Búsqueda Imágenes Maps Play YouTube Noticias Gmail Drive Más »
Iniciar sesión
Usuarios de lectores de pantalla: deben hacer clic en este enlace para utilizar el modo de accesibilidad. Este modo tiene las mismas funciones esenciales pero funciona mejor con el lector.

Patentes

  1. Búsqueda avanzada de patentes
Número de publicaciónUS20070176986 A1
Tipo de publicaciónSolicitud
Número de solicitudUS 11/733,012
Fecha de publicación2 Ago 2007
Fecha de presentación9 Abr 2007
Fecha de prioridad18 Abr 2003
También publicado comoUS7222948, US7814732, US20040263587
Número de publicación11733012, 733012, US 2007/0176986 A1, US 2007/176986 A1, US 20070176986 A1, US 20070176986A1, US 2007176986 A1, US 2007176986A1, US-A1-20070176986, US-A1-2007176986, US2007/0176986A1, US2007/176986A1, US20070176986 A1, US20070176986A1, US2007176986 A1, US2007176986A1
InventoresTakanori Tsuyuki, Masami Iguchi, Moriaki Saitoh, Hideki Sugiyama, Kiyohiro Uehara
Cesionario originalTakanori Tsuyuki, Masami Iguchi, Moriaki Saitoh, Hideki Sugiyama, Kiyohiro Uehara
Exportar citaBiBTeX, EndNote, RefMan
Enlaces externos: USPTO, Cesión de USPTO, Espacenet
Liquid containing bag, liquid cartridge, image forming device, and sealing method and sealing apparatus for the liquid containing bag
US 20070176986 A1
Resumen
A liquid containing bag includes a liquid filling opening part having a tube configuration through which an inside of the liquid containing bag is filled with liquid. The liquid filling opening part is melt-sealed from directions which face each other in a part of the liquid filling opening part. The part which is melted has a non-symmetrical configuration.
Imágenes(28)
Previous page
Next page
Reclamaciones(10)
1. A sealing method for sealing a liquid filling opening part of a liquid containing bag, the liquid filling opening part having a tube configuration through which an inside of the liquid containing bag is filled with liquid, comprising:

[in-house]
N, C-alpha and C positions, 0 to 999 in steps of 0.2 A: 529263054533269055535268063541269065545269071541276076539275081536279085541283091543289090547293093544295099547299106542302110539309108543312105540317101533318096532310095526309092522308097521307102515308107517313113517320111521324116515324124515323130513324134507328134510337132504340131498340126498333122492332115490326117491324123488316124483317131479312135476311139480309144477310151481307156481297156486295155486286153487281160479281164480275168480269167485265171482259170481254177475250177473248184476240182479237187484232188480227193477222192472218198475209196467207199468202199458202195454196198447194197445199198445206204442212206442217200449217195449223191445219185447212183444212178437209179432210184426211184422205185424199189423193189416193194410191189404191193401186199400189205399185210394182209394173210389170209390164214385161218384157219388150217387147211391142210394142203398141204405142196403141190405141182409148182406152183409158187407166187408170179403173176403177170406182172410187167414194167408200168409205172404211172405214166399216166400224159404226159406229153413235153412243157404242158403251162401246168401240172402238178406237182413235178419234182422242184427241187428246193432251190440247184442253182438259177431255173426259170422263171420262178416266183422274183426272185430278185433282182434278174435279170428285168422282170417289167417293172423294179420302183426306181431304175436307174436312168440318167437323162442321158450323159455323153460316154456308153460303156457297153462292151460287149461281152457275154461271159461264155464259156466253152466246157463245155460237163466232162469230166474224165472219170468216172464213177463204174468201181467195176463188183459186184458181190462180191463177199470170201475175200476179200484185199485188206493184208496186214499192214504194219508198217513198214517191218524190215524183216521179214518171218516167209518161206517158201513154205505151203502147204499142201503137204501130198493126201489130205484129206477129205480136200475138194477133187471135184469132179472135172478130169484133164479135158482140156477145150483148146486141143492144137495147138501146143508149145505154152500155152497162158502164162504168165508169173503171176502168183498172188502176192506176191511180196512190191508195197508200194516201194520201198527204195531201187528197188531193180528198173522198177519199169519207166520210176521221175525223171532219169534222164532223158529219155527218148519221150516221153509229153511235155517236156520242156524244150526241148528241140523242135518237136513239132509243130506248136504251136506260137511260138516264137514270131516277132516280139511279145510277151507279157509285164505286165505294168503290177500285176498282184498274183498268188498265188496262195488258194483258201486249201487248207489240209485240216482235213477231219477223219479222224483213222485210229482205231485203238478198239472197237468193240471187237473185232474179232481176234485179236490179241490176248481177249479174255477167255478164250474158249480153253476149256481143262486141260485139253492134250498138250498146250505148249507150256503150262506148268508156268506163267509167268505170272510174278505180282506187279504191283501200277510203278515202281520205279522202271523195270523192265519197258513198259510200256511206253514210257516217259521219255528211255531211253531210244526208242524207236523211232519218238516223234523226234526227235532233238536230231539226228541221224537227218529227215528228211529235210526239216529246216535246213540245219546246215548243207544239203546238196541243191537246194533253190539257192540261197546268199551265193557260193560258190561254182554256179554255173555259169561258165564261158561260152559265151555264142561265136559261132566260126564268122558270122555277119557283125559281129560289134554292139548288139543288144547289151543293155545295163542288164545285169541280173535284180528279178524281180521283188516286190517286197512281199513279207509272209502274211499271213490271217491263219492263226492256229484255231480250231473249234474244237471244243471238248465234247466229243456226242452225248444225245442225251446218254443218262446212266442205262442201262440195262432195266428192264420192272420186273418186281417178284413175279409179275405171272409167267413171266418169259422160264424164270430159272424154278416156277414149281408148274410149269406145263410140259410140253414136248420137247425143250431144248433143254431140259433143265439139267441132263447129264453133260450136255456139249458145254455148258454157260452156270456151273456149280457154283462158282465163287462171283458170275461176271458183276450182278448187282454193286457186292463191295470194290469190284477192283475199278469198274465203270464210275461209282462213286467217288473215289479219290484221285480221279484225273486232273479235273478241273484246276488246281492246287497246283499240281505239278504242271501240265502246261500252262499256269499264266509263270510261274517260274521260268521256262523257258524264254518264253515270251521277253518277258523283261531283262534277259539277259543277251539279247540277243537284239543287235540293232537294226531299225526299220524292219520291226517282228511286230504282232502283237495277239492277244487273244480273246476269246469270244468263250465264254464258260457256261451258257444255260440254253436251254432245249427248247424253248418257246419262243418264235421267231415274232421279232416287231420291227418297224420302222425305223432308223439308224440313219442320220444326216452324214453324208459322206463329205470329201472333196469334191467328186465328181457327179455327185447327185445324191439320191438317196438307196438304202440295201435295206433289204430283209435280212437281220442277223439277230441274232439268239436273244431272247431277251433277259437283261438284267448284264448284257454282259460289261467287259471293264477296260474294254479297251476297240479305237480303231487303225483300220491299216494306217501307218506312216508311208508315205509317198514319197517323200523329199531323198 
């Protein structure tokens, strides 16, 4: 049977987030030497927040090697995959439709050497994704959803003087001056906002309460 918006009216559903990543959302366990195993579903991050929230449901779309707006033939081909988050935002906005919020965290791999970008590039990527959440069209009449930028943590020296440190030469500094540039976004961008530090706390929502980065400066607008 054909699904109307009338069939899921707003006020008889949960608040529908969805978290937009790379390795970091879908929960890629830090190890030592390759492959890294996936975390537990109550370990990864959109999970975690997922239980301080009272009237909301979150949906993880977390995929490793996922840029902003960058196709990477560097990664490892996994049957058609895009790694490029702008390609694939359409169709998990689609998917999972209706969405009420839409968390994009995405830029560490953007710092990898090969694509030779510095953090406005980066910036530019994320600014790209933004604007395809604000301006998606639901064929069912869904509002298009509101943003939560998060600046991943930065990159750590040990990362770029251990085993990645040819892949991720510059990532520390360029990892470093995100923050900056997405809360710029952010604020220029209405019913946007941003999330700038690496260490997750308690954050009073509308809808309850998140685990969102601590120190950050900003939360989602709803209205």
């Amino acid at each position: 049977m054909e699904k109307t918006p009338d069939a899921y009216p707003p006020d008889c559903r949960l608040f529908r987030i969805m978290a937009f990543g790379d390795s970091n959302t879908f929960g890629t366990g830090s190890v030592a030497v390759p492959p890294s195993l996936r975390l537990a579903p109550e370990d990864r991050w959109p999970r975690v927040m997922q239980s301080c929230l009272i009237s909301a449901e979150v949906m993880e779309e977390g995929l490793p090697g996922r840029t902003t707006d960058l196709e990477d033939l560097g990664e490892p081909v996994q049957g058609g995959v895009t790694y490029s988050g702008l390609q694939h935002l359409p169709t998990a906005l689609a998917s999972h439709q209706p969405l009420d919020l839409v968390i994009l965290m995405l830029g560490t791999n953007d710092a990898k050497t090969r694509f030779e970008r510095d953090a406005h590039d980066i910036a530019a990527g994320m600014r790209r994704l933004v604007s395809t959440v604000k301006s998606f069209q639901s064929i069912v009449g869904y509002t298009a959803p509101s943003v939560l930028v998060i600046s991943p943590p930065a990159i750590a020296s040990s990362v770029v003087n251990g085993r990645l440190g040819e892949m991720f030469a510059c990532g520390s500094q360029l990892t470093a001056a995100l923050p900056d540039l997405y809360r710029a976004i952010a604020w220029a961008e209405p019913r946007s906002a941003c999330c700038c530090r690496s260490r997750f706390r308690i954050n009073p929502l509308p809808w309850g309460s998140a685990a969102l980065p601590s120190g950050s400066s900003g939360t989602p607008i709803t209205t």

a step of melt-sealing the liquid filling opening part by pushing melt-fusing heads, whose temperatures are different, from two directions which face each other to the liquid filling opening part.
2. The sealing method for sealing the liquid filling opening part of the liquid containing bag as claimed in claim 1,
wherein a temperature difference of the melt-fusing heads is equal to or higher than 10° C. and equal to or lower than 40° C.
3. The sealing method for sealing the liquid filling opening part of the liquid containing bag as claimed in claim 1,
wherein the liquid filling opening part is made of a material whose melt flow rate is equal to or higher than 5.5 g/10 minutes and equal to or lower than 7.0 g/10 minutes.
4. The sealing method for sealing the liquid filling opening part of the liquid containing bag as claimed in claim 1,
wherein the liquid filling opening part is made of a material whose temperature difference between a melting point and a Vicat softening point is equal to or higher than 8° C. and equal to or lower than 12° C.
5. The sealing method for sealing the liquid filling opening part of the liquid containing bag as claimed in claim 1, further comprising:
a step of heating the liquid filling opening part, preliminary to starting the step of melt-sealing, by radiant heat of the melt-fusing heads.
6. A sealing apparatus for sealing a liquid filling opening part of a liquid containing bag, the liquid filling opening part having a tube configuration through which an inside of the liquid containing bag is filled with liquid, comprising:
at least two melt-fusing heads which are moveable and face each other;
wherein the liquid filling opening part is put between the melt-fusing heads, the temperatures of the melt-fusing heads are different, and
the liquid filling opening part is melt-sealed by pushing the melt-fusing heads to the liquid filling opening part.
7. The sealing apparatus for sealing the liquid filling opening part of the liquid containing bag as claimed in claim 6,
wherein a temperature difference of the melt-fusing heads is equal to or higher than 10° C. and equal to or lower than 40° C.
8. The sealing apparatus for sealing the liquid filling opening part of the liquid containing bag as claimed in claim 6,
wherein the liquid filling opening part is made of a material whose melt flow rate is equal to or higher than 5.5 g/10 minutes and equal to or lower than 7.0 g/10 minutes.
9. The sealing apparatus for sealing the liquid filling opening part of the liquid containing bag as claimed in claim 6,